If you are packing up your leftovers right after cooking and the braising sauce is still hot you can transfer the liquid to a clean glass jar. Add a half teaspoon of salt to help preserve the braising sauce and refrigerate when it’s cool enough. If in doubt, you can reheat the braising sauce so that it’s boiling hot first. Check on your braising sauce at least once a week. It can stay fresh for months but check on your braising sauce every 1 to 2 weeks.

To reuse the braising sauce (master sauce) for this recipe, transfer all of the braising sauce to your pot and you will need to refresh it with fresh ingredients (same amounts of green onions, ginger, and garlic), add about 1-2 teaspoons of brown sugar, and start with 1/4 cup soy sauce and a little bit more if needed.

My Favorite Slow Cooker

I have purchased many slow cookers before and the one I love the most is an All-Clad slow cooker that I won in a contest. This All-Clad Deluxe 7-QT. Slow Cooker (affiliate) is a newer model of what I have. I love that it’s just the right size for a family, has a removable insert that you can brown on the stove top and then slow cook in the same pot.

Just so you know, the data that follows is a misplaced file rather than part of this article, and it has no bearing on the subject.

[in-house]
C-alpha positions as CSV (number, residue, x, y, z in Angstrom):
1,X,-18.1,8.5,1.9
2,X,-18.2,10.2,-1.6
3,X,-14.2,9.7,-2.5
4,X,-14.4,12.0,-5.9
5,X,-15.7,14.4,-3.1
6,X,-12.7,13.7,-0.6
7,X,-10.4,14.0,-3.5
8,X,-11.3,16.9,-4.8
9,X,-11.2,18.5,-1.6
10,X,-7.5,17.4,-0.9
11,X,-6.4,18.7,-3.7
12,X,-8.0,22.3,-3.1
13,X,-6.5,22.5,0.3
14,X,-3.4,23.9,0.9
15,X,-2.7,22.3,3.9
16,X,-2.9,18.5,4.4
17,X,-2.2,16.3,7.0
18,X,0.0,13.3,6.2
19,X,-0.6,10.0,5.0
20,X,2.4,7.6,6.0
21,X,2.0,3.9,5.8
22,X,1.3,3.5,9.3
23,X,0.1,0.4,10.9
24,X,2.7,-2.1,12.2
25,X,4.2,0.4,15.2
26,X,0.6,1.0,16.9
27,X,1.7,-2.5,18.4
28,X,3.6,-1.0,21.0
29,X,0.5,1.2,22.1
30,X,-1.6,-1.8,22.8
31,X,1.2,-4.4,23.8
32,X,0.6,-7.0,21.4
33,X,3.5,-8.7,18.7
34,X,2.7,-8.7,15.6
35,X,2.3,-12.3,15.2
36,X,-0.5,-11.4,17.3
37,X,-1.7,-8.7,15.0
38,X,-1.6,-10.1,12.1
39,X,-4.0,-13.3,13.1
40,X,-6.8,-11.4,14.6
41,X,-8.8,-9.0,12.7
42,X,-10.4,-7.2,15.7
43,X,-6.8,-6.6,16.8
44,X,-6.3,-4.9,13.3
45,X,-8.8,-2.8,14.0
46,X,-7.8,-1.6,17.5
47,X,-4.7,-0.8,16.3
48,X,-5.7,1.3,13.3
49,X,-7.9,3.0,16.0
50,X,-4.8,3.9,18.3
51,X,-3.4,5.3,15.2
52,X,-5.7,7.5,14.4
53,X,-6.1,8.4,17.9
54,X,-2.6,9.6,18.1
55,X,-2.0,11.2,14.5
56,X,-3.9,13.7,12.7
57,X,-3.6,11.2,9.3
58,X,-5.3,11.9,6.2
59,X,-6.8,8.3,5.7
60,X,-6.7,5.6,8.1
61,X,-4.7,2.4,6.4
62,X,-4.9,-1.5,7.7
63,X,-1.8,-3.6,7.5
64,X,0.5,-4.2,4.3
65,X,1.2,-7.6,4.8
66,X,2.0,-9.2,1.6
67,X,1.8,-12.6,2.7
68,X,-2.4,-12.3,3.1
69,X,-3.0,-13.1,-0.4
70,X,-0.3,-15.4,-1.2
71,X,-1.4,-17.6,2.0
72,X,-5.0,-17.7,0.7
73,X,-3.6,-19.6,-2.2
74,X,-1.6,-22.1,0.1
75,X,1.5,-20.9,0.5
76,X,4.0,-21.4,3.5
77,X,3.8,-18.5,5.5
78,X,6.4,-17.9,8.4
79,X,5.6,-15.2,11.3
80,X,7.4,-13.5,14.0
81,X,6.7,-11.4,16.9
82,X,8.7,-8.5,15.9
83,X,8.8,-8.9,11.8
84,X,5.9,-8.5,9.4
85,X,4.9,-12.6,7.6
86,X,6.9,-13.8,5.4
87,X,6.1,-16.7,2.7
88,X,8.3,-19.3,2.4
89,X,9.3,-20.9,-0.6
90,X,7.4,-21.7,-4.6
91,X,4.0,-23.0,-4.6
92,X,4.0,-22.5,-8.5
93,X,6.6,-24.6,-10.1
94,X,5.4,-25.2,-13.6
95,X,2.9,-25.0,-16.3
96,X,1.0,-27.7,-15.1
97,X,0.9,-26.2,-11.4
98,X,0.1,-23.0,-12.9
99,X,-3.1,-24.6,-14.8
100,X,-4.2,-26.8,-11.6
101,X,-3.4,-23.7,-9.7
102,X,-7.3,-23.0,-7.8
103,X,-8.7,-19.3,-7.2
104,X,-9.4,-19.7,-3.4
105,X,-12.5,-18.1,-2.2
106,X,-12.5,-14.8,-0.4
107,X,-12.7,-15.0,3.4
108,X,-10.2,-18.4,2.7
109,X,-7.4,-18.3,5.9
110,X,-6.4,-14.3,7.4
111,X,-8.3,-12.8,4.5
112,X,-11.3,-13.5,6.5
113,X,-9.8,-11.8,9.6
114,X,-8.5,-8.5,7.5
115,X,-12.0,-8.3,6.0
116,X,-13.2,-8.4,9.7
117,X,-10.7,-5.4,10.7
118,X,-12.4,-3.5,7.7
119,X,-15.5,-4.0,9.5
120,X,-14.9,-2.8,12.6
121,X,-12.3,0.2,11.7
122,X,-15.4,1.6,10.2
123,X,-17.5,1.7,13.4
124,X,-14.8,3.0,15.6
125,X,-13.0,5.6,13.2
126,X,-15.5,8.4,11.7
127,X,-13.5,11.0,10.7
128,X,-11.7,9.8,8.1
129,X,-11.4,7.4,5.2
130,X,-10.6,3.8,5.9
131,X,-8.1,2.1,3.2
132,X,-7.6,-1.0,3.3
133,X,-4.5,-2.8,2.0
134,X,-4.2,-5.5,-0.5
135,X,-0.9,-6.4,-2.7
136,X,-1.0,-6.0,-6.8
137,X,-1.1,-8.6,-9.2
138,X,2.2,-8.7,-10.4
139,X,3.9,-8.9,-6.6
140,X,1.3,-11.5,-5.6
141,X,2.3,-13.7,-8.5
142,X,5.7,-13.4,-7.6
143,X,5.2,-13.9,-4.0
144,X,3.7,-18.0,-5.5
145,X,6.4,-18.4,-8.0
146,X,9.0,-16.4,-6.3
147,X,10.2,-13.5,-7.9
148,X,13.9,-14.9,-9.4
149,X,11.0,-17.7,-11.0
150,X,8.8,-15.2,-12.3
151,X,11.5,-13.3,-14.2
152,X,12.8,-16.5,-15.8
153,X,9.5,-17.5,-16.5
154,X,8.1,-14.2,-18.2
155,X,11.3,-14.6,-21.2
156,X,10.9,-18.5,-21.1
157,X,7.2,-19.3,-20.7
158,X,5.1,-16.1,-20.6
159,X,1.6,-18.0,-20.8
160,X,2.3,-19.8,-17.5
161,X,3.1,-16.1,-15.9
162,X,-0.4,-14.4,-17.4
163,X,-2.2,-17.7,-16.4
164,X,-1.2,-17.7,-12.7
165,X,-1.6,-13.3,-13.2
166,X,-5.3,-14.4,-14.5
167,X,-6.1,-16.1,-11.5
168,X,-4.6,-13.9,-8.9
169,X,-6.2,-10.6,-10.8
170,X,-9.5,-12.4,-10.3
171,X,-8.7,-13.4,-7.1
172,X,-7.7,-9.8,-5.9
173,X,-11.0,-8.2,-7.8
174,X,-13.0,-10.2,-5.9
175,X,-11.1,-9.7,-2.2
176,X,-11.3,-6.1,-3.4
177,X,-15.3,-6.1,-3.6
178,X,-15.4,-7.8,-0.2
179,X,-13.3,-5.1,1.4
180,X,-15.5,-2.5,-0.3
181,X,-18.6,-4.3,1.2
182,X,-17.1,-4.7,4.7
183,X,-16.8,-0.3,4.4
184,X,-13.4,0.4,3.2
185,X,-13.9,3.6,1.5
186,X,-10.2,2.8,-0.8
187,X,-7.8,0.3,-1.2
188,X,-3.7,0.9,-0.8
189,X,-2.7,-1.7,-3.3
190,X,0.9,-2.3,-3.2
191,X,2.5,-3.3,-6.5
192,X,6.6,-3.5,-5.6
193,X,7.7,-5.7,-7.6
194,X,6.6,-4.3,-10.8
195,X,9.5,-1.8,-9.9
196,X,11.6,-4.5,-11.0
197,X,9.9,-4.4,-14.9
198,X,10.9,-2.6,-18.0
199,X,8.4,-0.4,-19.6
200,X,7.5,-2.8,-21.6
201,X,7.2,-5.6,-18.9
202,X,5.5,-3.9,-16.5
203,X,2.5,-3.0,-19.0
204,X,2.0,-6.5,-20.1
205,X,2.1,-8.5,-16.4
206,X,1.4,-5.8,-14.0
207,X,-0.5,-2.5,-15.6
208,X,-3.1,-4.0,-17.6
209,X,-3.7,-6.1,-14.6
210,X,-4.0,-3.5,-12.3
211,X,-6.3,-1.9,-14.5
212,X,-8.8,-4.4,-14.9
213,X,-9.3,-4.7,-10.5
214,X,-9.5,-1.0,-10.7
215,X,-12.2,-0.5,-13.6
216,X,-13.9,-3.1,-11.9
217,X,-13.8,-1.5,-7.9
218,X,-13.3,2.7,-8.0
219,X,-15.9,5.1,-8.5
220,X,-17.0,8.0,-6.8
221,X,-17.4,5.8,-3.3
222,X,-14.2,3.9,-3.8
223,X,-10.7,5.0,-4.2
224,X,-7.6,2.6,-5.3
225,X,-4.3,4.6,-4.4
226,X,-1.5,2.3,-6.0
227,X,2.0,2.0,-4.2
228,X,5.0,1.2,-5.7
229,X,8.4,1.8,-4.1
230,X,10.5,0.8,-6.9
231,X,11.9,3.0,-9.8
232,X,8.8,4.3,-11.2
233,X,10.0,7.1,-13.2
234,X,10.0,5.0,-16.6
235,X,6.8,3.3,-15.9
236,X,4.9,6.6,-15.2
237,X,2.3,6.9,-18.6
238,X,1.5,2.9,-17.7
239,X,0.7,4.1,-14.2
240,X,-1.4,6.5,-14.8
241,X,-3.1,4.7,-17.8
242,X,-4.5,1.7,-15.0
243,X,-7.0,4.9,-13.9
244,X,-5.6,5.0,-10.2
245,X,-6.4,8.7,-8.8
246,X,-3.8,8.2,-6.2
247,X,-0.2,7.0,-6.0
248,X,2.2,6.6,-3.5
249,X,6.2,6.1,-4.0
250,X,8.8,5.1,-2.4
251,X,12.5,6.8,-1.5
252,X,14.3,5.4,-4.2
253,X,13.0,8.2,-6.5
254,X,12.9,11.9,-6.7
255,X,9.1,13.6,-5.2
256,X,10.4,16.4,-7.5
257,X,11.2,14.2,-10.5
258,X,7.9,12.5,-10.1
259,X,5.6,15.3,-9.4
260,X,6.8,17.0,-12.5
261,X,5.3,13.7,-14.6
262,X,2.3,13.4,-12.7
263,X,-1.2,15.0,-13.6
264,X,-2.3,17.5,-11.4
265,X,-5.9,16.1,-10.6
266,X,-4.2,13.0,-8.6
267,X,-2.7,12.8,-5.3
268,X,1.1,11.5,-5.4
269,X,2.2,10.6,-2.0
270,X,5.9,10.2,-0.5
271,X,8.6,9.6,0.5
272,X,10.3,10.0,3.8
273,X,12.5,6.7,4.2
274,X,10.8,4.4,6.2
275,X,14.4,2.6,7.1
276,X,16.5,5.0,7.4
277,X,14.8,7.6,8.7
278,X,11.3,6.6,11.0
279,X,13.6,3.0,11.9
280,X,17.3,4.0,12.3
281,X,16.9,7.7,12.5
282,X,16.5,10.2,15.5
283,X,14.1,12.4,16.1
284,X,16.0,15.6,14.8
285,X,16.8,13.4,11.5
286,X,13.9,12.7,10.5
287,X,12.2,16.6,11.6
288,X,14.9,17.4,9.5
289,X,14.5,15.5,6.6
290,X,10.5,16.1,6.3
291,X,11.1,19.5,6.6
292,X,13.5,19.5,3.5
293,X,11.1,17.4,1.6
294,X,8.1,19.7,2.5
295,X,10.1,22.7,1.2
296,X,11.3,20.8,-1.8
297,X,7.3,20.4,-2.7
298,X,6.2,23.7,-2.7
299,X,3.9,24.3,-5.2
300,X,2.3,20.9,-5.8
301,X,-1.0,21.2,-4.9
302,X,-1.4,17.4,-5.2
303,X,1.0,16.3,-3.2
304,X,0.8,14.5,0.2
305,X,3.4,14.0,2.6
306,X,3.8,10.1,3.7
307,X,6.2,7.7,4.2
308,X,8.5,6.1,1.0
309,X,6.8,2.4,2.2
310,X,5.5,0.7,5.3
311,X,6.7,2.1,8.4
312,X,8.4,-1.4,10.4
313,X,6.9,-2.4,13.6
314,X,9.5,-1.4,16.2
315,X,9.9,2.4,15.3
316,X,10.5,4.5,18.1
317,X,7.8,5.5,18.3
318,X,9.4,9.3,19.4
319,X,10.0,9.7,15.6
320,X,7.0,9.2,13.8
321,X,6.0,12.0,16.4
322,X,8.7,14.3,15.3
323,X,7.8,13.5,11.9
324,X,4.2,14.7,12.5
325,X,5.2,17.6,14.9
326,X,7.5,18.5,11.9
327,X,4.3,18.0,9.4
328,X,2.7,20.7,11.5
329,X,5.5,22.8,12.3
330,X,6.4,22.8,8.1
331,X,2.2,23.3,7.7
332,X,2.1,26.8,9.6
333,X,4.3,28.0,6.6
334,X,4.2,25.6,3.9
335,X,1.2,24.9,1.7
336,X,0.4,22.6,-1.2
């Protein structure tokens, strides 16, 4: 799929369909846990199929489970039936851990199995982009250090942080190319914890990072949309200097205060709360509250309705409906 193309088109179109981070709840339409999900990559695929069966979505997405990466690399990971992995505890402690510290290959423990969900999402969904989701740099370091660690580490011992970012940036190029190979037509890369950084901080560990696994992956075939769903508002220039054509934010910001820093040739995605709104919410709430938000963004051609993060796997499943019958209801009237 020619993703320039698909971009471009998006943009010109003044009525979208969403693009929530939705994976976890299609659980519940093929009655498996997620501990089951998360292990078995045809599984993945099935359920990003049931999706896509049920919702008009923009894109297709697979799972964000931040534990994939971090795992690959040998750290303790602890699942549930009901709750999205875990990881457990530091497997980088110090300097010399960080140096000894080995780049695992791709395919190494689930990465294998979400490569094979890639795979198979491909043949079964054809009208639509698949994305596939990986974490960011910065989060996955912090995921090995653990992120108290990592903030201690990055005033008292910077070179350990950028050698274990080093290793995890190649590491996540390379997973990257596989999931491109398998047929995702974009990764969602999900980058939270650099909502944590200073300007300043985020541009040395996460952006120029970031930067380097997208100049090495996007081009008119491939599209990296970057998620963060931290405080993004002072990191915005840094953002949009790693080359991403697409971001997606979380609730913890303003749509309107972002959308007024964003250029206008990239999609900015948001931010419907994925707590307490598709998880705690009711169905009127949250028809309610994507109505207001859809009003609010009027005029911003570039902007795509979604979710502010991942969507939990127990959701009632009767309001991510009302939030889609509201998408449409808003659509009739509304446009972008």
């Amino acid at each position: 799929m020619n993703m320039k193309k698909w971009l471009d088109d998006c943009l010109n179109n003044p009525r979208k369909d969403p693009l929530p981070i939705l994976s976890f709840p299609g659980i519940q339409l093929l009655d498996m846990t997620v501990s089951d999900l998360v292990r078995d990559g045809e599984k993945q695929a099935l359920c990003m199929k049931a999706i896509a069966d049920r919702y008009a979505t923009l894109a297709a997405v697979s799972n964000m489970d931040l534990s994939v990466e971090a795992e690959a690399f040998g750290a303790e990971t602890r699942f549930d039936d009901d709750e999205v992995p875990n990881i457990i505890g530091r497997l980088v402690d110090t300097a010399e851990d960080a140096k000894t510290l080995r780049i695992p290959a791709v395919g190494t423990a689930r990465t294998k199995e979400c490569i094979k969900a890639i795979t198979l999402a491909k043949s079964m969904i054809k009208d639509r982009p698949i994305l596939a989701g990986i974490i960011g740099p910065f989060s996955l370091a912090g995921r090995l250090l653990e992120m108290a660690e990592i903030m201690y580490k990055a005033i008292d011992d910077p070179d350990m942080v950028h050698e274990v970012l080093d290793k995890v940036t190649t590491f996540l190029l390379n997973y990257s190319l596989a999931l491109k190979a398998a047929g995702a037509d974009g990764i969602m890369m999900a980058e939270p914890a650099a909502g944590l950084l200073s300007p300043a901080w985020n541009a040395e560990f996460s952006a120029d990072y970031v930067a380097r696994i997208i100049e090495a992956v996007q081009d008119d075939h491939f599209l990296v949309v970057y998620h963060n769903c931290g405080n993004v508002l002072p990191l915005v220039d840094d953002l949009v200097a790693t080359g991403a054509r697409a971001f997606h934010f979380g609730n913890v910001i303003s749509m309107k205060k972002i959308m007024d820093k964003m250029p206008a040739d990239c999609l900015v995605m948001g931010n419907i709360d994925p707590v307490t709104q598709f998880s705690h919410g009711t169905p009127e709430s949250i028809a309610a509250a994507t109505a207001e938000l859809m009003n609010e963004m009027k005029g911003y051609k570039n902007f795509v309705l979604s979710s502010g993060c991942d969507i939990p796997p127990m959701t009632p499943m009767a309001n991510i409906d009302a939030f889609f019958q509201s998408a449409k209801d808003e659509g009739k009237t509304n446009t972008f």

It’s also notable that the metal insert is non-reactive and doesn’t absorb any cooking odors or flavors. When my husband and I were first married, I made a 40 clove garlic chicken in a slow cooker with a ceramic insert and every meal after that reeked of garlic. I even tried just slow cooking water and it tasted like garlic water.

Allergy Aware 5 Spice Chicken

Chinese 5 Spice: My dad taught me to use cinnamon (1 stick), nutmeg (1-2 pieces), licorice (1-2 pieces of dried licorice stems), star anise (3-4 pieces), cloves (a pinch of whole cloves), and dill seeds (a pinch of whole dill seeds) and a slice of fresh ginger. But I couldn’t be certain that the whole spices that I bought from the Asian market were free from nuts. The same brands that sell dried spices also sell packages of dried peanuts used for soups. I avoided or modified dishes calling for 5 spice until I learned about Spicely Chinese 5 Spice blend (affiliate). Spicely is a top allergen-free spice brand.

Brown sugar slabs: Chinese brown slab sugar are sold in a package that looks like a brick of brown sugar. I can’t find any allergen information but since it’s made from unrefined cane sugar, I just use it. I learned that brown sugar slabs are considered medicinal in Chinese Traditional Medicine! If you feel uncertain about the allergen safety, it is perfectly fine to use brown sugar instead.

Soy sauce: I use Kikkoman brand and like San-J as well. My current favorite brand of soy sauce is Koon Chun. See What’s in Nut Free Wok’s Cupboard? Allergy Aware Ingredients for more ideas.

This recipe is free from peanuts, tree-nuts, eggs, dairy, fish, shellfish, fish, and sesame as written.